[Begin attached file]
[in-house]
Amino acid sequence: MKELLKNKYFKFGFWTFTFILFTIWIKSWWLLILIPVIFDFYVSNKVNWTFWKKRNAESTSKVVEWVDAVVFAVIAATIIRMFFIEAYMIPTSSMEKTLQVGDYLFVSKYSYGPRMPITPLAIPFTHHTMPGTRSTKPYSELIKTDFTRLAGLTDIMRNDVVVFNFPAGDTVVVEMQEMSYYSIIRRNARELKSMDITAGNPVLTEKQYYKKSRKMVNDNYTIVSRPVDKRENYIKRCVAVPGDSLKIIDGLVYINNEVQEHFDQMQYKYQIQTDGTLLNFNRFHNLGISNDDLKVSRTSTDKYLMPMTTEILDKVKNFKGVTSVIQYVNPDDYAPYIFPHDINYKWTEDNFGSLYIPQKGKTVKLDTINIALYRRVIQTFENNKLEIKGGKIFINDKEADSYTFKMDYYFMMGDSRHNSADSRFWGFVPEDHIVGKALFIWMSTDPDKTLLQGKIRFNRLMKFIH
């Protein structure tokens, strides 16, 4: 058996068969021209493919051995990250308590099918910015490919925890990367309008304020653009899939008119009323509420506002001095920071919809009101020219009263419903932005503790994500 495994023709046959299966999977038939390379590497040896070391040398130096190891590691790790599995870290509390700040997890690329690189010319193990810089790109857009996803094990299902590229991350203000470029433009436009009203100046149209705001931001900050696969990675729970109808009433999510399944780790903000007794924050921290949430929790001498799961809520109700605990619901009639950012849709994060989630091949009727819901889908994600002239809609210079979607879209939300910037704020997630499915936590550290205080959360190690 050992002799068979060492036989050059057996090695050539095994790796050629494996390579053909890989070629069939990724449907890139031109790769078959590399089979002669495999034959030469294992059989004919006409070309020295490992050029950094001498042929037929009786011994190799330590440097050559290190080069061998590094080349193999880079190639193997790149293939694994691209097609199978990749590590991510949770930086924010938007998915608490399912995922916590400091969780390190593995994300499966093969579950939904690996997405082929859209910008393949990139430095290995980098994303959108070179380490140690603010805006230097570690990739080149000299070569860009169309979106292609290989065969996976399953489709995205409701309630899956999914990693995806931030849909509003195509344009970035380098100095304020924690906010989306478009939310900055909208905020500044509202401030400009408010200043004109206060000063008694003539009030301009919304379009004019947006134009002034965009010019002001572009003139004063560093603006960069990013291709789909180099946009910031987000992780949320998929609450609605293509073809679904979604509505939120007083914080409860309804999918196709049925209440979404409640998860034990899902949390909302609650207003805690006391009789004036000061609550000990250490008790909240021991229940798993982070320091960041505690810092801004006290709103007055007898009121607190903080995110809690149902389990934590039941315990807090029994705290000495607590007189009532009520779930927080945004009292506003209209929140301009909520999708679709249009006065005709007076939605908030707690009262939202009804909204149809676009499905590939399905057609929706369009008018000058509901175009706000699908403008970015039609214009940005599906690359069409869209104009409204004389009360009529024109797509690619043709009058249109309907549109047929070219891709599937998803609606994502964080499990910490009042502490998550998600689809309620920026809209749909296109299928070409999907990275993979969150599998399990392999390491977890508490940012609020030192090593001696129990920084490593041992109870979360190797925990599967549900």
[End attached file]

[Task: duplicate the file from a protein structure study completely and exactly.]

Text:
[in-house]
Amino acid sequence: MKELLKNKYFKFGFWTFTFILFTIWIKSWWLLILIPVIFDFYVSNKVNWTFWKKRNAESTSKVVEWVDAVVFAVIAATIIRMFFIEAYMIPTSSMEKTLQVGDYLFVSKYSYGPRMPITPLAIPFTHHTMPGTRSTKPYSELIKTDFTRLAGLTDIMRNDVVVFNFPAGDTVVVEMQEMSYYSIIRRNARELKSMDITAGNPVLTEKQYYKKSRKMVNDNYTIVSRPVDKRENYIKRCVAVPGDSLKIIDGLVYINNEVQEHFDQMQYKYQIQTDGTLLNFNRFHNLGISNDDLKVSRTSTDKYLMPMTTEILDKVKNFKGVTSVIQYVNPDDYAPYIFPHDINYKWTEDNFGSLYIPQKGKTVKLDTINIALYRRVIQTFENNKLEIKGGKIFINDKEADSYTFKMDYYFMMGDSRHNSADSRFWGFVPEDHIVGKALFIWMSTDPDKTLLQGKIRFNRLMKFIH
């Protein structure tokens, strides 16, 4: 058996068969021209493919051995990250308590099918910015490919925890990367309008304020653009899939008119009323509420506002001095920071919809009101020219009263419903932005503790994500 495994023709046959299966999977038939390379590497040896070391040398130096190891590691790790599995870290509390700040997890690329690189010319193990810089790109857009996803094990299902590229991350203000470029433009436009009203100046149209705001931001900050696969990675729970109808009433999510399944780790903000007794924050921290949430929790001498799961809520109700605990619901009639950012849709994060989630091949009727819901889908994600002239809609210079979607879209939300910037704020997630499915936590550290205080959360190690 050992002799068979060492036989050059057996090695050539095994790796050629494996390579053909890989070629069939990724449907890139031109790769078959590399089979002669495999034959030469294992059989004919006409070309020295490992050029950094001498042929037929009786011994190799330590440097050559290190080069061998590094080349193999880079190639193997790149293939694994691209097609199978990749590590991510949770930086924010938007998915608490399912995922916590400091969780390190593995994300499966093969579950939904690996997405082929859209910008393949990139430095290995980098994303959108070179380490140690603010805006230097570690990739080149000299070569860009169309979106292609290989065969996976399953489709995205409701309630899956999914990693995806931030849909509003195509344009970035380098100095304020924690906010989306478009939310900055909208905020500044509202401030400009408010200043004109206060000063008694003539009030301009919304379009004019947006134009002034965009010019002001572009003139004063560093603006960069990013291709789909180099946009910031987000992780949320998929609450609605293509073809679904979604509505939120007083914080409860309804999918196709049925209440979404409640998860034990899902949390909302609650207003805690006391009789004036000061609550000990250490008790909240021991229940798993982070320091960041505690810092801004006290709103007055007898009121607190903080995110809690149902389990934590039941315990807090029994705290000495607590007189009532009520779930927080945004009292506003209209929140301009909520999708679709249009006065005709007076939605908030707690009262939202009804909204149809676009499905590939399905057609929706369009008018000058509901175009706000699908403008970015039609214009940005599906690359069409869209104009409204004389009360009529024109797509690619043709009058249109309907549109047929070219891709599937998803609606994502964080499990910490009042502490998550998600689809309620920026809209749909296109299928070409999907990275993979969150599998399990392999390491977890508490940012609020030192090593001696129990920084490593041992109870979360190797925990599967549900």